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Zero Touch Deployment for MacOS and Windows on Azure

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Note

The application management documentation for Chef Desktop is under active development. Check back for upcoming enhancements and improvements.

Chef Software’s Desktop pattern and tools expands familiar device management systems with extensive application and configuration capabilities that are designed to scale with automation.

Chef Desktop provides a cookbook with YAML settings that covers the most common (and some less common) device configuration needs. Of course, we continue to support and improve our classic Ruby cookbook customizations for when you need to go beyond the ordinary. The Chef Desktop pattern sets you up to manage applications with a CDN, so even when one thousand devices in your fleet means managing ten thousand applications, your Windows and macOS users can still access them through a unified catalog. Chef Desktop uses Chef Software’s leading tools, providing observability, compliance reporting, and an audit trail as part of the process.

This guide covers automating the Chef Desktop pattern to manage your macOS and Windows devices.

Configuration Overview

A work triangle is in play in Chef Desktop. The first leg is the Chef Infra Server with Chef Automate that holds and applies configurations to your nodes. The second leg is a Developer node running Chef Workstation from which you create and define the policies and settings that the Chef Infra Server metes out. The third leg of the triangle is the list of nodes to which the various polices and settings are applied.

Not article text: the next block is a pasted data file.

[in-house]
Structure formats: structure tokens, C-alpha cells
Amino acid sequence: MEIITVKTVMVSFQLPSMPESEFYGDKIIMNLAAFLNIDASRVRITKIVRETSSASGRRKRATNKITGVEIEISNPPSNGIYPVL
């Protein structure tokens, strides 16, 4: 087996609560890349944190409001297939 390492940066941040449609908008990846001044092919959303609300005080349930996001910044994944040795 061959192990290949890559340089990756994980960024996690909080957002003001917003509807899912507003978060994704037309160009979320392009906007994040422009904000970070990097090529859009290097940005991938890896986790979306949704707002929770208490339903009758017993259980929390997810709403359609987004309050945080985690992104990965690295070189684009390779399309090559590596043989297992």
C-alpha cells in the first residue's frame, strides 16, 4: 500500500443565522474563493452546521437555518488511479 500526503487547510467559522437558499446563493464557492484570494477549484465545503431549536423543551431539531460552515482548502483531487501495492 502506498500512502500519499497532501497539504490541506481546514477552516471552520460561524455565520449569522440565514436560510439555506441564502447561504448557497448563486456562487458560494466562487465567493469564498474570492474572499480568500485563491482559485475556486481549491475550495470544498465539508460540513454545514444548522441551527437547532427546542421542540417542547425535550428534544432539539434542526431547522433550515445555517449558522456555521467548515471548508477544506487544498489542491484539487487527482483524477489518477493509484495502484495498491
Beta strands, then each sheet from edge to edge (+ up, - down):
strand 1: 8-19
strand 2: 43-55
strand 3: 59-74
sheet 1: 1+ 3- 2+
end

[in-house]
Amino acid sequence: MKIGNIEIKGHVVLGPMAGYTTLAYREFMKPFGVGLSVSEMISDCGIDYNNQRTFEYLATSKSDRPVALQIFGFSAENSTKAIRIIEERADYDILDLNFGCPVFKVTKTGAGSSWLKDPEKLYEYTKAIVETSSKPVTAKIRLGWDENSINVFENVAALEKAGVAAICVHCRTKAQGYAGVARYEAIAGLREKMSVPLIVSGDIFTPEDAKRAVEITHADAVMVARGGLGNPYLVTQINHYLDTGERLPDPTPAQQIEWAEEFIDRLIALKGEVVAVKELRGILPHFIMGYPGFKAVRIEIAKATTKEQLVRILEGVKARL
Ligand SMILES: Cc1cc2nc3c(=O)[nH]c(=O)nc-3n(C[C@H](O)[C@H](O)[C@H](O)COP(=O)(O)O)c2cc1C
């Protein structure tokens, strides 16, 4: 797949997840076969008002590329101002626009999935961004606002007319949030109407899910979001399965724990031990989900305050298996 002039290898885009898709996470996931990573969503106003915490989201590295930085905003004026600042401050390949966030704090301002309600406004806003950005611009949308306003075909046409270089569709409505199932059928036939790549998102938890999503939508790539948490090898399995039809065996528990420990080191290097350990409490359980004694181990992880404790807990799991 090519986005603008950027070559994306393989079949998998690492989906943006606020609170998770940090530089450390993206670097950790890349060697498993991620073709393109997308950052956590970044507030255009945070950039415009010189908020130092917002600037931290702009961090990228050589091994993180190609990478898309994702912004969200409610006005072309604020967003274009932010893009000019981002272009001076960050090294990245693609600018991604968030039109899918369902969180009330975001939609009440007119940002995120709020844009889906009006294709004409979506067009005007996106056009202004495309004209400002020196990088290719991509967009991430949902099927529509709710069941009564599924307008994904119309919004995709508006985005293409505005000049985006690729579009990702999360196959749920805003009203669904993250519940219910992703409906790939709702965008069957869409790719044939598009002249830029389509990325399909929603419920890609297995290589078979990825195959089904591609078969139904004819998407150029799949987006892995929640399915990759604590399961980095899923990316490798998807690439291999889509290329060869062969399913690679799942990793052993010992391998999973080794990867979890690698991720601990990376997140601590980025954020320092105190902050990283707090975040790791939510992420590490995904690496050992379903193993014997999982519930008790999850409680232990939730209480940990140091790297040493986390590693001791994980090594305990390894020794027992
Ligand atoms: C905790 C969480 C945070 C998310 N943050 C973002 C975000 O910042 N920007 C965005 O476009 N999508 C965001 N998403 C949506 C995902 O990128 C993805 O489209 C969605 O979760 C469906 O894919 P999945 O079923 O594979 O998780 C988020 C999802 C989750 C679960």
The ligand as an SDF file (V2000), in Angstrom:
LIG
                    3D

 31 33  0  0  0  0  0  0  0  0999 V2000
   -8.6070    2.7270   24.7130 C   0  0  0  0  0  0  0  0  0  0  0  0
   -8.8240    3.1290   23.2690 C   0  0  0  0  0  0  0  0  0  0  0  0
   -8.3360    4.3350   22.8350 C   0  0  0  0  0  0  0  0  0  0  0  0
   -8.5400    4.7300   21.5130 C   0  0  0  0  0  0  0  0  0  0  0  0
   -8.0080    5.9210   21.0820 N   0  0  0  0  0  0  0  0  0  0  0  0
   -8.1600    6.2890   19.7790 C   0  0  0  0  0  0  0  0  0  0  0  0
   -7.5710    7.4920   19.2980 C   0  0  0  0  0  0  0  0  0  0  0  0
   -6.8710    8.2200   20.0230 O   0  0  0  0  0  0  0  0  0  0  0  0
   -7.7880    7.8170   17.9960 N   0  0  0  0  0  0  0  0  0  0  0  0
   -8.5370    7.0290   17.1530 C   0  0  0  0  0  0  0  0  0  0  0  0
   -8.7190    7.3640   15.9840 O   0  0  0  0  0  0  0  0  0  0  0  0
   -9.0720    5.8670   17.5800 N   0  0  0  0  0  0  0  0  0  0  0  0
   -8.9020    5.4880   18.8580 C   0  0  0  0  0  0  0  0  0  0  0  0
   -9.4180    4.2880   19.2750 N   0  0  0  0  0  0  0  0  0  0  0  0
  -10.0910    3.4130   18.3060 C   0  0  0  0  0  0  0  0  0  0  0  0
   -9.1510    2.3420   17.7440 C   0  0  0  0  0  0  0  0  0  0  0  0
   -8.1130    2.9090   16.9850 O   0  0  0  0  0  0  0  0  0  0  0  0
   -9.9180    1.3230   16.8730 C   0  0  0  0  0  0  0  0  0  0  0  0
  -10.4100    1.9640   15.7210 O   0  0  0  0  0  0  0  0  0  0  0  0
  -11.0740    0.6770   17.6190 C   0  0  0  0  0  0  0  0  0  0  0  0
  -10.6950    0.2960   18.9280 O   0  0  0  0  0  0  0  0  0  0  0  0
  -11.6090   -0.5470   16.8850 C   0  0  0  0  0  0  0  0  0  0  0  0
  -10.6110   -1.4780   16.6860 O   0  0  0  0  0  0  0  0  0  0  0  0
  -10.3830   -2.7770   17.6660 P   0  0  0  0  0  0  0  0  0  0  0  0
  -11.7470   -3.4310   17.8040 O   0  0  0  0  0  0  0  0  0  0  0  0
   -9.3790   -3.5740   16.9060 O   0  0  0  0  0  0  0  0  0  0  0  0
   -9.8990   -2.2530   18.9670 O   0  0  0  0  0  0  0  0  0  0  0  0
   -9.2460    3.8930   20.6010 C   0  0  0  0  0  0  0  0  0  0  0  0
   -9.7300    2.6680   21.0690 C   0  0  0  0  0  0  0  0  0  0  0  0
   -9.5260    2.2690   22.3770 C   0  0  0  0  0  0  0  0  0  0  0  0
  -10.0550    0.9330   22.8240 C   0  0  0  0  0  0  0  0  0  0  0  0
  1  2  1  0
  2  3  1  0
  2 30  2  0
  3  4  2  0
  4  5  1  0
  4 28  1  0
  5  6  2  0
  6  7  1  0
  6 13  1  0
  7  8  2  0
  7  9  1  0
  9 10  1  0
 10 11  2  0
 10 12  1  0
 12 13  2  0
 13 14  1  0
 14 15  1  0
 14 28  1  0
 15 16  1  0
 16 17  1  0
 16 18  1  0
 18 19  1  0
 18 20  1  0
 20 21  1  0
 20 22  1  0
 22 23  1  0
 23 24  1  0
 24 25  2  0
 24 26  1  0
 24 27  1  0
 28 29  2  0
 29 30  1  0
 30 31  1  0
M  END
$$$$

The automation process follows these steps:

  1. A node, such as a laptop or desktop, boots up the very first time and checks in with either Apple Business Manager (ABM) or Azure.
  2. ABM or Azure reports the device as managed and redirects it to Microsoft Intune for management.
  3. Microsoft Intune captures and provisions the device in the time between a user selecting next on the sign in screen and the desktop opening.

This guide helps you:

  • Build out your Azure Instance
  • Build a InstallApplications package to bootstrap macOS
  • Build and deploy Munki to deploy apps to the macOS devices
  • Write the PowerShell scripts needed to bootstrap Windows
  • Build and deploy Gorilla to deploy apps to Windows devices

Prerequisites

This guide assumes you have completed the previous steps:

  1. Install Chef Components